The spinal column has three sections that create three natural curves in your back at the neck, rib cage, and lower back.
There are inward curves at the neck and lower back (lordosis) and an outward curve at the chest level (kyphosis). In the illustration below you will notice the lower spine has a small forward curve. The lordotic curve of the lumbar spine is responsible for correct movement of the buttocks and hips.
Without this curve, your gluteal muscles are unable to contract fully.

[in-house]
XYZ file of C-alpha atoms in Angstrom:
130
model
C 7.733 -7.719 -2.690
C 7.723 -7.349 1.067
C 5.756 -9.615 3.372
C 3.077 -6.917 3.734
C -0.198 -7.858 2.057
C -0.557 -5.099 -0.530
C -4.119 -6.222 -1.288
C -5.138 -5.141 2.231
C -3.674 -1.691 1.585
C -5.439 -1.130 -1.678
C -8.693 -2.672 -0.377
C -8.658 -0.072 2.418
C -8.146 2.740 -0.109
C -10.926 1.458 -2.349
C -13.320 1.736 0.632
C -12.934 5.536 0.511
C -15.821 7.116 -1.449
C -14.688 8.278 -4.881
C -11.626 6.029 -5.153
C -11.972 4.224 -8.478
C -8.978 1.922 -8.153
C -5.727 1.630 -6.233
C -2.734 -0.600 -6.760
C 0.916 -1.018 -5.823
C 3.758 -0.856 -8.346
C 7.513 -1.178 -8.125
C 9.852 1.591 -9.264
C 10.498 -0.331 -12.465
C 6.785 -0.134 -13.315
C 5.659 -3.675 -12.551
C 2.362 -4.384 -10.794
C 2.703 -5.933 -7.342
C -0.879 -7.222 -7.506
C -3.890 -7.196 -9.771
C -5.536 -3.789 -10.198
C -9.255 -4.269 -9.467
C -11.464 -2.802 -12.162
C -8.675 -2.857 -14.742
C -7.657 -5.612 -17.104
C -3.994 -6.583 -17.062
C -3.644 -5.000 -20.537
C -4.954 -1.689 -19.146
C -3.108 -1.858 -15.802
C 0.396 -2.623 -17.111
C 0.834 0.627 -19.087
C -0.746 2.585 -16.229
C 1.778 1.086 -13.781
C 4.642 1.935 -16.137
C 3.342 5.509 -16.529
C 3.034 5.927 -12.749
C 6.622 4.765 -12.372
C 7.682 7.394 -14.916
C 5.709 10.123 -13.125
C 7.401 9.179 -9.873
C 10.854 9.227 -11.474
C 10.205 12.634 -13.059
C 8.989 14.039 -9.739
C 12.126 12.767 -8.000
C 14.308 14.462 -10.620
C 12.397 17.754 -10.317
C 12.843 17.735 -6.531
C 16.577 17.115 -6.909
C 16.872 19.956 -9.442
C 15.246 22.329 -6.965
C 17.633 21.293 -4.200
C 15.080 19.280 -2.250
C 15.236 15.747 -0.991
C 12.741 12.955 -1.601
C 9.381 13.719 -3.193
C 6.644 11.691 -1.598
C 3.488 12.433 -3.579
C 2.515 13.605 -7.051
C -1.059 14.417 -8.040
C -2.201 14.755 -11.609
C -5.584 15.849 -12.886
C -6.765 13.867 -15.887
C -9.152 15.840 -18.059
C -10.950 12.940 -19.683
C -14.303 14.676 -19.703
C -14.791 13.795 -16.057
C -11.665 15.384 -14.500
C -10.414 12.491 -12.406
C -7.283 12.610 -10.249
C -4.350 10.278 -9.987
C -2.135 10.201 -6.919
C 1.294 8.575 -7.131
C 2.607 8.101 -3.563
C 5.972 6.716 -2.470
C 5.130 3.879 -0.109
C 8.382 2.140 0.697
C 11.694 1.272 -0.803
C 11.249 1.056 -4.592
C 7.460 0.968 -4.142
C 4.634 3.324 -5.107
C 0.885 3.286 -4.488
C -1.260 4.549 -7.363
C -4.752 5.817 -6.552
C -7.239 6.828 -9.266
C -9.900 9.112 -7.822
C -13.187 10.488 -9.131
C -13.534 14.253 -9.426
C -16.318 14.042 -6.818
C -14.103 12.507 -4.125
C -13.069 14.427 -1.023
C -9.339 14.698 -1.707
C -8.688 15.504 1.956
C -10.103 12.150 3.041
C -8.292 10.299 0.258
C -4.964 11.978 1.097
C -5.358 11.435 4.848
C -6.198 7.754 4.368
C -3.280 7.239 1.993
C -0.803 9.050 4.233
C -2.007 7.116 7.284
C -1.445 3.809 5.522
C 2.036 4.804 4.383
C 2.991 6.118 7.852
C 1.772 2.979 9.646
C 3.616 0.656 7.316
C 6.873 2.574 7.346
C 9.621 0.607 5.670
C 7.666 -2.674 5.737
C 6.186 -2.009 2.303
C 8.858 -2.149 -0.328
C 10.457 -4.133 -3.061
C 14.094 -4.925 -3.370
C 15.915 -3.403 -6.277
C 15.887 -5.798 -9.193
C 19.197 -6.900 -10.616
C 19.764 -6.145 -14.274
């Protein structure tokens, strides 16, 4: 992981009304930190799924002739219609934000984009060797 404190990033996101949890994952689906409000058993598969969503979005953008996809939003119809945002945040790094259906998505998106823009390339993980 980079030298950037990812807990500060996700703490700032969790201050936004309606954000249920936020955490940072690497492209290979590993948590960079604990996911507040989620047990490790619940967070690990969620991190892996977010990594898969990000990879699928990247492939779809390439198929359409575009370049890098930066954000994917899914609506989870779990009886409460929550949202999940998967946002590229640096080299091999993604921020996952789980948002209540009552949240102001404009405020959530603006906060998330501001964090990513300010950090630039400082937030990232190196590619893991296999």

Internal rotation and improper hinging at the pelvis when you bend work against the natural curve of your spine, this in turn will throw your back out of alignment.
Flattening your lower back by tipping your pelvis forward is harmful for the stability of your spine. If you flatten the lordotic curve of the lower back, known as hypolordosis, your glutes cannot be activated fully, and your lower back has to absorb more pressure and weight than it is designed to do, this will ultimately result in back pain.